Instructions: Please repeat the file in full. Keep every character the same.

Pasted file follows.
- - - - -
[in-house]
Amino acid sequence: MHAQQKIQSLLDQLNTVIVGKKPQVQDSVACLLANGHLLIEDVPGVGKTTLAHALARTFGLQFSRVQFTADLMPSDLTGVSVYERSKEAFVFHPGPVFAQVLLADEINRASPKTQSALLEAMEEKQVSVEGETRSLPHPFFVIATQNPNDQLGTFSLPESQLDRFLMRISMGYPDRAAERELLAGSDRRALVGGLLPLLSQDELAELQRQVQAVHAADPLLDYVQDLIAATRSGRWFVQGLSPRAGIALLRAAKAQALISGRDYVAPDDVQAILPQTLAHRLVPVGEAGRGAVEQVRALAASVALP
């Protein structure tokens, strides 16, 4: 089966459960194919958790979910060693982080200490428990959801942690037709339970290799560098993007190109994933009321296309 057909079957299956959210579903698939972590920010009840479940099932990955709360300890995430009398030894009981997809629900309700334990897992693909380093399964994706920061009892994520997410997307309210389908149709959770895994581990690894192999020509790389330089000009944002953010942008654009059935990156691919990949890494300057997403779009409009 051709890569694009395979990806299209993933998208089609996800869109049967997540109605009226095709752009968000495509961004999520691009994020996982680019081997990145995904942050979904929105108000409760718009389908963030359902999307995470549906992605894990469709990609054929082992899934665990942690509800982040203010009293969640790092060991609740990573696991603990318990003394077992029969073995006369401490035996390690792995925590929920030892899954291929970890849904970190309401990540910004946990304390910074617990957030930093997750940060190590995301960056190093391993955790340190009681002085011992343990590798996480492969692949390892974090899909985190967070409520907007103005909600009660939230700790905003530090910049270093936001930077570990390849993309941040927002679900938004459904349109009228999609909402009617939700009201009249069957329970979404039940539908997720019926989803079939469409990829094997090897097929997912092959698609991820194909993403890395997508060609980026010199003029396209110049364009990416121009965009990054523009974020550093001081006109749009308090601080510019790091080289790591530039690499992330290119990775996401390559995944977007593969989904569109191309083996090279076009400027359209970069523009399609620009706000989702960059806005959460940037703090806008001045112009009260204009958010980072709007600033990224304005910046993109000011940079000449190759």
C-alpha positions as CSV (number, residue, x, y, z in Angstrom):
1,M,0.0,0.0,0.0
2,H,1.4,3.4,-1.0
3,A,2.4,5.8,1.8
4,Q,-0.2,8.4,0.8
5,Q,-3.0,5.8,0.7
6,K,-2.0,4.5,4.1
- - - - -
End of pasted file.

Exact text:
[in-house]
Amino acid sequence: MHAQQKIQSLLDQLNTVIVGKKPQVQDSVACLLANGHLLIEDVPGVGKTTLAHALARTFGLQFSRVQFTADLMPSDLTGVSVYERSKEAFVFHPGPVFAQVLLADEINRASPKTQSALLEAMEEKQVSVEGETRSLPHPFFVIATQNPNDQLGTFSLPESQLDRFLMRISMGYPDRAAERELLAGSDRRALVGGLLPLLSQDELAELQRQVQAVHAADPLLDYVQDLIAATRSGRWFVQGLSPRAGIALLRAAKAQALISGRDYVAPDDVQAILPQTLAHRLVPVGEAGRGAVEQVRALAASVALP
């Protein structure tokens, strides 16, 4: 089966459960194919958790979910060693982080200490428990959801942690037709339970290799560098993007190109994933009321296309 057909079957299956959210579903698939972590920010009840479940099932990955709360300890995430009398030894009981997809629900309700334990897992693909380093399964994706920061009892994520997410997307309210389908149709959770895994581990690894192999020509790389330089000009944002953010942008654009059935990156691919990949890494300057997403779009409009 051709890569694009395979990806299209993933998208089609996800869109049967997540109605009226095709752009968000495509961004999520691009994020996982680019081997990145995904942050979904929105108000409760718009389908963030359902999307995470549906992605894990469709990609054929082992899934665990942690509800982040203010009293969640790092060991609740990573696991603990318990003394077992029969073995006369401490035996390690792995925590929920030892899954291929970890849904970190309401990540910004946990304390910074617990957030930093997750940060190590995301960056190093391993955790340190009681002085011992343990590798996480492969692949390892974090899909985190967070409520907007103005909600009660939230700790905003530090910049270093936001930077570990390849993309941040927002679900938004459904349109009228999609909402009617939700009201009249069957329970979404039940539908997720019926989803079939469409990829094997090897097929997912092959698609991820194909993403890395997508060609980026010199003029396209110049364009990416121009965009990054523009974020550093001081006109749009308090601080510019790091080289790591530039690499992330290119990775996401390559995944977007593969989904569109191309083996090279076009400027359209970069523009399609620009706000989702960059806005959460940037703090806008001045112009009260204009958010980072709007600033990224304005910046993109000011940079000449190759």
C-alpha positions as CSV (number, residue, x, y, z in Angstrom):
1,M,0.0,0.0,0.0
2,H,1.4,3.4,-1.0
3,A,2.4,5.8,1.8
4,Q,-0.2,8.4,0.8
5,Q,-3.0,5.8,0.7
6,K,-2.0,4.5,4.1